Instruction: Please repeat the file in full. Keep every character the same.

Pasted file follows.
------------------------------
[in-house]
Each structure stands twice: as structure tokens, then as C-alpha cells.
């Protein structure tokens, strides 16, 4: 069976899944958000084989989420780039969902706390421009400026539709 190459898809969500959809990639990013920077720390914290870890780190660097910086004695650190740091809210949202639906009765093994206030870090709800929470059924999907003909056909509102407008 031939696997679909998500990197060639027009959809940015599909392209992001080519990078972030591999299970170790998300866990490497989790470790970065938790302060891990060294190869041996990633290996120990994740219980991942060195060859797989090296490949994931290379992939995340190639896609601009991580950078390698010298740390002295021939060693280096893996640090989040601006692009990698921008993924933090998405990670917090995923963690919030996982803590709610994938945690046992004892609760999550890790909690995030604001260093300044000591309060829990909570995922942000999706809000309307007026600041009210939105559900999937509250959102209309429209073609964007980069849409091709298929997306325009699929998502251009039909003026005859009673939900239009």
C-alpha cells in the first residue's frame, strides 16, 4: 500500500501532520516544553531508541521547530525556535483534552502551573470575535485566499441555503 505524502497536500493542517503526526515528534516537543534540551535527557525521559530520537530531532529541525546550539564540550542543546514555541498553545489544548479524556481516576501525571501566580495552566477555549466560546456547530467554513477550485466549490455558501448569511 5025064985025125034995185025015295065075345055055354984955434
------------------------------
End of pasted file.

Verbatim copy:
[in-house]
Each structure stands twice: as structure tokens, then as C-alpha cells.
């Protein structure tokens, strides 16, 4: 069976899944958000084989989420780039969902706390421009400026539709 190459898809969500959809990639990013920077720390914290870890780190660097910086004695650190740091809210949202639906009765093994206030870090709800929470059924999907003909056909509102407008 031939696997679909998500990197060639027009959809940015599909392209992001080519990078972030591999299970170790998300866990490497989790470790970065938790302060891990060294190869041996990633290996120990994740219980991942060195060859797989090296490949994931290379992939995340190639896609601009991580950078390698010298740390002295021939060693280096893996640090989040601006692009990698921008993924933090998405990670917090995923963690919030996982803590709610994938945690046992004892609760999550890790909690995030604001260093300044000591309060829990909570995922942000999706809000309307007026600041009210939105559900999937509250959102209309429209073609964007980069849409091709298929997306325009699929998502251009039909003026005859009673939900239009």
C-alpha cells in the first residue's frame, strides 16, 4: 500500500501532520516544553531508541521547530525556535483534552502551573470575535485566499441555503 505524502497536500493542517503526526515528534516537543534540551535527557525521559530520537530531532529541525546550539564540550542543546514555541498553545489544548479524556481516576501525571501566580495552566477555549466560546456547530467554513477550485466549490455558501448569511 5025064985025125034995185025015295065075345055055354984955434